Dr. Guinn also noted that he had multiple metaphyseal fractures of the left humerus, metaphyseal fractures of both femurs, a proximal left tibia metaphyseal fracture, and bilateral distal tibia metaphyseal fractures. According to Dr. Guinn’s report, these classic metaphyseal lesions (CML) are also sometimes referred to as “corner” fractures. This type of fracture occurs near the end of long bones and usually affects younger children. The mechanism of a CML is severe force traction and/or torsion such as a “yank and twist” to the extremity or forceful acceleration/deceleration of the extremities as might occur during violent shaking/slamming. These types of fractures do not occur during the routine care, handling, or activity of a healthy infant. CMLs are highly specific for inflicted trauma in a non-mobile child and there is no history of accidental trauma that would explain this injury. According to Dr. Guinn, this injury is highly concerning for child physical abuse.

Dr. Guinn stated the infant also had a laceration to the upper lip. Dr. Guinn noted that in pre-cruising infants who are not yet mobile, intra-oral injuries are highly concerning for child physical abuse. C.G. also had two bite injuries, one on the abdomen and one on the right thigh. Dr. Guinn noted that the bite injuries could have been inflicted by either a child or an adult.

The baby boy also had multiple severe bruises to the face, ears, peri-ocular area, head, back, and extremities, including the feet. Those injuries were diagnostic for inflicted trauma and abuse. Dr. Guinn summarized her report by stating that he has multiple severe injuries, including head trauma, skeletal trauma, intra-oral trauma, and cutaneous injuries. Dr. Guinn opined that those injuries were of differing ages and were diagnostic to within medical certainty for more than one incident of abuse occurring to him.

Dr. Guinn also filed a report on February 9, 2015, regarding an eye exam performed on the boy. The results of the eye examination revealed that intraretinal and pre-retinal hemorrhages. Additionally, he had retinal hemorrhages too numerous to count in multiple layers extending throughout the posterior pole and peripheral retina out to the ora serrata. Dr. Guinn stated the infant had extensive, bilateral, multi-layered retinal hemorrhages that extend out to the periphery. This pattern of retinal hemorrhages is virtually diagnostic of an inflicted or abusive head trauma. These retinal hemorrhages occur with violent acceleration and deceleration with a rotational component, as might occur when an infant or child is violently shaken and/or thrown. They are not seen with minor trauma such as a household fall from a couch or bed. Dr. Guinn stated that the finding of bilateral retinal hemorrhages, too numerous to count in multiple layers extending throughout the posterior pole and peripheral retina out to the ora serrata, in an infant with subdural hemorrhages and brain injury is diagnostic within medical certainty for abusive head trauma. In addition, the boy has multiple rib fractures, multiple metaphyseal fractures, bilateral skull fractures, severe bruising, and intra-oral injury that confirmed the diagnosis of child abuse.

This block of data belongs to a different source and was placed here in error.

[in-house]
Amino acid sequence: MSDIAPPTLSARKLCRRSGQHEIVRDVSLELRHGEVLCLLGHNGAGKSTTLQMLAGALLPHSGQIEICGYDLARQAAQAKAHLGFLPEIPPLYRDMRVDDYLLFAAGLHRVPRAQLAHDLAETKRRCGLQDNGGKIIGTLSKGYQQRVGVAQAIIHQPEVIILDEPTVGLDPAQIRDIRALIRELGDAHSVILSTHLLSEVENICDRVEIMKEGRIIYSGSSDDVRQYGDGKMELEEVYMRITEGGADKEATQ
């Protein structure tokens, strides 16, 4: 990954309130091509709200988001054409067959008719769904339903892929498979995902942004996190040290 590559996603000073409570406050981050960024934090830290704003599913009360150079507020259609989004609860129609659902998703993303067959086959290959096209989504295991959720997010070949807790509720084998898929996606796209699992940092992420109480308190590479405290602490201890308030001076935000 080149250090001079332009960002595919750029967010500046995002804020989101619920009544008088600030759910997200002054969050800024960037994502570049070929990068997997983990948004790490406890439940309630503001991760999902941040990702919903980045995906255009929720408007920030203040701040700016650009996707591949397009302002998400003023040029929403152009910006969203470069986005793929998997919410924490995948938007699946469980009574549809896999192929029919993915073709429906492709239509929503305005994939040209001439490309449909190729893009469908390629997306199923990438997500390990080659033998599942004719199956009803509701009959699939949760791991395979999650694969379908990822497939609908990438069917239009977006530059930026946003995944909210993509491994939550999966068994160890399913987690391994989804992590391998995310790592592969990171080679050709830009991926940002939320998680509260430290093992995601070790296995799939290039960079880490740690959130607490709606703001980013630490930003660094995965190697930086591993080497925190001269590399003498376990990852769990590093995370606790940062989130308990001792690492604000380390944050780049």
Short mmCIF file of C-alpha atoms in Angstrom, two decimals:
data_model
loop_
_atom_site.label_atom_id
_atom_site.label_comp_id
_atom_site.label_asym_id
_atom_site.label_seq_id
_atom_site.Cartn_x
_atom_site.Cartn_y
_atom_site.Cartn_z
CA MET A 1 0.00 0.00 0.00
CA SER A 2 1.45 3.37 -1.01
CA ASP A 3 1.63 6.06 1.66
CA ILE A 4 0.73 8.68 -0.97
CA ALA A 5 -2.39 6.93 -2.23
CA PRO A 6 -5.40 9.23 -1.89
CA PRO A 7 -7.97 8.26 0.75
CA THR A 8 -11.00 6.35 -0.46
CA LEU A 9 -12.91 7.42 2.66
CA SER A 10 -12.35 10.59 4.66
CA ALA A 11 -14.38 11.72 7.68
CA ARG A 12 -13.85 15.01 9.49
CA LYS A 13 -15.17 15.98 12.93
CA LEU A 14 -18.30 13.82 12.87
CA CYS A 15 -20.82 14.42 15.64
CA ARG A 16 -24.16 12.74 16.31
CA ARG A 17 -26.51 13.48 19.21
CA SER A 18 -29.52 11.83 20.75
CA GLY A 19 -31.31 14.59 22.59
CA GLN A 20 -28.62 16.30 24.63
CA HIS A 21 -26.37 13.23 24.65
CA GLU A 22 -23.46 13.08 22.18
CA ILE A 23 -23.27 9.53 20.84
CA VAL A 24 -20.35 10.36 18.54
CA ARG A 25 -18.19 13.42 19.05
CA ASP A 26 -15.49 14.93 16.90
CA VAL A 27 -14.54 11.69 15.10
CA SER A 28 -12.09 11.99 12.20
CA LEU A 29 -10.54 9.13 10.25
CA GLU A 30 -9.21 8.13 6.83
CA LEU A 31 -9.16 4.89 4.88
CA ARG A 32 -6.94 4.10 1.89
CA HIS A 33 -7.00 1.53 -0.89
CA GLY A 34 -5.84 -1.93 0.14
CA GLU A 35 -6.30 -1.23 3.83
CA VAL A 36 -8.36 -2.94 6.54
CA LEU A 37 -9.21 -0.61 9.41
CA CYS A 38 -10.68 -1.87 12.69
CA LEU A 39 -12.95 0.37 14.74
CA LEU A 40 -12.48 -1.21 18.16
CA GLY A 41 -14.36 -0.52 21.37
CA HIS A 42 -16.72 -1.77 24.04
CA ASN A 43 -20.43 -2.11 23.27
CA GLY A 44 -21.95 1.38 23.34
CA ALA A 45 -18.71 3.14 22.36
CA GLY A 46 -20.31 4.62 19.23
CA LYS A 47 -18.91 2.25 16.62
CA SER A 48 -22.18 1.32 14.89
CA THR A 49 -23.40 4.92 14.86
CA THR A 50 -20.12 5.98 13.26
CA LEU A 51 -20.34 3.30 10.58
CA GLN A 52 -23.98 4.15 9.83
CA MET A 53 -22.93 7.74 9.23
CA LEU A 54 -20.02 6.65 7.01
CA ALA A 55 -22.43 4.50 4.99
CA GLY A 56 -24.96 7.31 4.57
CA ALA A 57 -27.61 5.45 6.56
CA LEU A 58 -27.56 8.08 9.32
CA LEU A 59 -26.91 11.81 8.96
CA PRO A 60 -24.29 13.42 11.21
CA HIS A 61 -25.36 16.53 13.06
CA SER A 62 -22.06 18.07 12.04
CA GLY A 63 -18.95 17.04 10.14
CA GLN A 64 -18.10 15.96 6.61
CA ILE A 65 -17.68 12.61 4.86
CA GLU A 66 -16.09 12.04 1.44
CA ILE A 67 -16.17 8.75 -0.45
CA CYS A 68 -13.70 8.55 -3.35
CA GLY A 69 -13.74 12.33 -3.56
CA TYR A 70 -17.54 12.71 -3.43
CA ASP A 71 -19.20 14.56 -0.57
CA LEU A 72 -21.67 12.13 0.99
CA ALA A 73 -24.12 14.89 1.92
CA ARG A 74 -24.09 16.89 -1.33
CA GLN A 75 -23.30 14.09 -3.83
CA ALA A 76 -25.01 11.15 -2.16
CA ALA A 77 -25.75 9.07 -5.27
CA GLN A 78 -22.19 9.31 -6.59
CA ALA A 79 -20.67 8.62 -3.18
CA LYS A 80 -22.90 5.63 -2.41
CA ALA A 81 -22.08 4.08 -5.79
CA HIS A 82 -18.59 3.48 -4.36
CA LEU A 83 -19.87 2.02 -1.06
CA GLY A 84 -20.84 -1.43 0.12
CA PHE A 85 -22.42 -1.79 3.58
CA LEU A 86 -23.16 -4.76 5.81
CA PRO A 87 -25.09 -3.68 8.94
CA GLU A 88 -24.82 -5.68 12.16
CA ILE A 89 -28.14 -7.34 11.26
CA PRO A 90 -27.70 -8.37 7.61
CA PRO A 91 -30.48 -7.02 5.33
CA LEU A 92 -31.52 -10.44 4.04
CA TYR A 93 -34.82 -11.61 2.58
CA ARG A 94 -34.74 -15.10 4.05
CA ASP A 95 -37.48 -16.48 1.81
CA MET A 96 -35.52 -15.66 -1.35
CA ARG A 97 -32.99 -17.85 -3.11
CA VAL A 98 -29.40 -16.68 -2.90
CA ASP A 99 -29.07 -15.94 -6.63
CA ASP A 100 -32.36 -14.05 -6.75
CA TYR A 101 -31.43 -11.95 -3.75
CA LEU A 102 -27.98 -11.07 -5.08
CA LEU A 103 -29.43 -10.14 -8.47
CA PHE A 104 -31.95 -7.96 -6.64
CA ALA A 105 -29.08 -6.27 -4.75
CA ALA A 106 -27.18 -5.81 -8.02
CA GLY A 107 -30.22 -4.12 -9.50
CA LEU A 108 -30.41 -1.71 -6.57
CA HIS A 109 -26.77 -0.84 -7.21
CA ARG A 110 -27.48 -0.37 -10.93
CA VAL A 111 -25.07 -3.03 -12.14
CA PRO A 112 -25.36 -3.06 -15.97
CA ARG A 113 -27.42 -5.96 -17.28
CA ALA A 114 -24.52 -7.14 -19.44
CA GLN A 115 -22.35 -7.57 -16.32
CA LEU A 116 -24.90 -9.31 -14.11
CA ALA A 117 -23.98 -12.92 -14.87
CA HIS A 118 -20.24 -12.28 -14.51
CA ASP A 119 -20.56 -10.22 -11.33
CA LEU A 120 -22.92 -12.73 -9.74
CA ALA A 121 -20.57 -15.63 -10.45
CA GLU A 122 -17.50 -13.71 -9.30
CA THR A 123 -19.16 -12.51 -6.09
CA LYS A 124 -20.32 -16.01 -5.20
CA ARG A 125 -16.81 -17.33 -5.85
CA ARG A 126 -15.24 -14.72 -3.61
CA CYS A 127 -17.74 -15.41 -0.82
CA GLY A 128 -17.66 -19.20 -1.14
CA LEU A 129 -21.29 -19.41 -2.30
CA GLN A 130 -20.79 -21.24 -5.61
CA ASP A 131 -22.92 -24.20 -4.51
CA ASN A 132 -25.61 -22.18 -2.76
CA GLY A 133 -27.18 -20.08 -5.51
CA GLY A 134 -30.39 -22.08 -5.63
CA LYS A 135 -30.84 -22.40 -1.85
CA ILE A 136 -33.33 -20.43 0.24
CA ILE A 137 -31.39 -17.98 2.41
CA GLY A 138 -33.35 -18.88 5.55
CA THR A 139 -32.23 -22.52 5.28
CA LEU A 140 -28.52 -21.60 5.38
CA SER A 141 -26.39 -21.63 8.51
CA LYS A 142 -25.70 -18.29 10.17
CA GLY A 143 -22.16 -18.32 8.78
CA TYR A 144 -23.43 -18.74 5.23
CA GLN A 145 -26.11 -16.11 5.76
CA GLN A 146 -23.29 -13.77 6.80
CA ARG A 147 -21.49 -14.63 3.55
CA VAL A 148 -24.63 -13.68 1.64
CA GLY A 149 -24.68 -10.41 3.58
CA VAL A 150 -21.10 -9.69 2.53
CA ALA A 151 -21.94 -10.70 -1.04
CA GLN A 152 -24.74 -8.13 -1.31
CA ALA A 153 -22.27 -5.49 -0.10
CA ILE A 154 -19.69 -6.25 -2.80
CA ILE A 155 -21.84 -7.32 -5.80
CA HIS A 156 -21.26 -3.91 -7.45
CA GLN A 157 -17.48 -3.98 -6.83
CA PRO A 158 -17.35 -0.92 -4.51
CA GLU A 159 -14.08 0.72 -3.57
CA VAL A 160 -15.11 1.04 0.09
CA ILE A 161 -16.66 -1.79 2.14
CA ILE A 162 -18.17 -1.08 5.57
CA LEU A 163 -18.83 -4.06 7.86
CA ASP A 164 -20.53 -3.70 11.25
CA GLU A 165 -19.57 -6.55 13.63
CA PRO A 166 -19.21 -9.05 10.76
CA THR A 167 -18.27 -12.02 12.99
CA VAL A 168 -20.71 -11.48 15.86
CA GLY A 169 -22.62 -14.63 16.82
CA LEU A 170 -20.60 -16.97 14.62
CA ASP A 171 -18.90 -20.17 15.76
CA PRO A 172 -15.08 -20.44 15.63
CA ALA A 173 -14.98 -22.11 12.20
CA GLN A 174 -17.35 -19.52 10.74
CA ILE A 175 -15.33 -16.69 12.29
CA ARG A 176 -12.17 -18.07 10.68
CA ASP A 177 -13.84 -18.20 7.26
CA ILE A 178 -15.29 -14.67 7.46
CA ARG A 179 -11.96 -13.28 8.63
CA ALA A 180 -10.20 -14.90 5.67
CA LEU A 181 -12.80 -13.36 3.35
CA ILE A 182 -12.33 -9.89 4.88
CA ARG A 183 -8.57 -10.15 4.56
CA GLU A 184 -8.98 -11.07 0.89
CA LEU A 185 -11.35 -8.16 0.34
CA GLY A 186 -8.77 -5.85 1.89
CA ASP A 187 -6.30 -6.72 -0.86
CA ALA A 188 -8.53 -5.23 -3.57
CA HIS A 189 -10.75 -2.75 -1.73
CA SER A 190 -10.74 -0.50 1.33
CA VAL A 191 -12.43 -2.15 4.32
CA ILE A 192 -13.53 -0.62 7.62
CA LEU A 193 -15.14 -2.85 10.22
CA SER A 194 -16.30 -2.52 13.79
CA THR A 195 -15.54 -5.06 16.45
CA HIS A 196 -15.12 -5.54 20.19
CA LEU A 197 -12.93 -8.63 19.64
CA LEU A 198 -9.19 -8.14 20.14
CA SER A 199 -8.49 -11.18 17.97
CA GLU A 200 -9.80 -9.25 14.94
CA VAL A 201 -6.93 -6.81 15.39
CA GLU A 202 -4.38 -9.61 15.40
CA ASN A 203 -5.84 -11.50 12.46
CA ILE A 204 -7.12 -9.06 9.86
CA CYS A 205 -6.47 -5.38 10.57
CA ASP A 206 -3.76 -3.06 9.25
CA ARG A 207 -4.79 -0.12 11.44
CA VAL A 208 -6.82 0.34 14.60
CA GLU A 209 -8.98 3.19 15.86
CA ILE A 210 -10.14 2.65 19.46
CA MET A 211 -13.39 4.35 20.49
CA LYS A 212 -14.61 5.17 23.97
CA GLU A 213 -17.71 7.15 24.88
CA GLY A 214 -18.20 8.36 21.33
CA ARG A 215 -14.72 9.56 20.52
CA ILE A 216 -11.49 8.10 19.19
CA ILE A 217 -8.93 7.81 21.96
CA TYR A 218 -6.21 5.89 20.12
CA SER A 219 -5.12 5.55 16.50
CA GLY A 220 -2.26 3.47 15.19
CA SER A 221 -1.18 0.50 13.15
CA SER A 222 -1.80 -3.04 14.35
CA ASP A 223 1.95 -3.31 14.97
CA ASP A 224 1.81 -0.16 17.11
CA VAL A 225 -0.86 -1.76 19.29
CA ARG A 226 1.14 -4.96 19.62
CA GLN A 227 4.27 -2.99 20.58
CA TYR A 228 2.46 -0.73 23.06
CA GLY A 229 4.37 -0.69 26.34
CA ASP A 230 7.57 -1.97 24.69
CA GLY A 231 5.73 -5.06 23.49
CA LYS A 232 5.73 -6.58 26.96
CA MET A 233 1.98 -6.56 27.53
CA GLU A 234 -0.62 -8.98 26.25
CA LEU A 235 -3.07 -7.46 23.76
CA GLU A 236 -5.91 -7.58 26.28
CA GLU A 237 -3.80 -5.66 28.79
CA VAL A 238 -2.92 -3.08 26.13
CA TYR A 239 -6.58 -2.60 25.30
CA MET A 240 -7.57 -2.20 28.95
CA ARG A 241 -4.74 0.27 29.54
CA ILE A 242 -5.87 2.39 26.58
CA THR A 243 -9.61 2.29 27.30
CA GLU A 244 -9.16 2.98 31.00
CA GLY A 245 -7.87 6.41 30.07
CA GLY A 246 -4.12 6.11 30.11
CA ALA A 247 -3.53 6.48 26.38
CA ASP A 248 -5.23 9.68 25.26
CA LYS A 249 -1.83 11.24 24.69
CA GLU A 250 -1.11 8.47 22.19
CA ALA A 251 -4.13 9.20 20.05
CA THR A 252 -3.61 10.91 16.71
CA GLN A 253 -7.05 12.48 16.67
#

Detectives Dan Miller and Chris Lesperance of the Marinette County Sheriff’s Office spoke by telephone with Dr. Guinn on February 10, 2015. In that phone conversation, Dr. Guinn stated that the delay in getting the infant medical attention over the course of the day on February 2, 2015, made his condition worse. Dr. Guinn further stated that the delay in seeking medical attention could have resulted in the infant’s death.

On February 2, 2015, at 11:05 p.m. deputies responded to N7793 Shaffer Road in the Town of Stephenson, Marinette County, Wisconsin. Katrina Blasing, the mother of the infant, placed a 911 call at 11:05 p.m. It took Katrina approximately 7:30 minutes into the call before Katrina said what is wrong and that she needs rescue. She mentions a baby prior to that point but talks about killing whoever and what she had done that day. Katrina was highly emotional. At 4:50 minutes into the call, Katrina referenced a right side of face was bruised and swelled up. Katrina was explaining who was there, specifically Cassandra and Calvin. After being asked again at 7:18 minutes into the call, Katrina said send rescue please.

Dr. Guinn stated that the infant had severe brain swelling; and when he arrived at the hospital, they brought him into surgery to relieve that swelling. She stated that a delay in seeking medical attention made the brain swelling worse and that could have been a fatal event for the baby boy.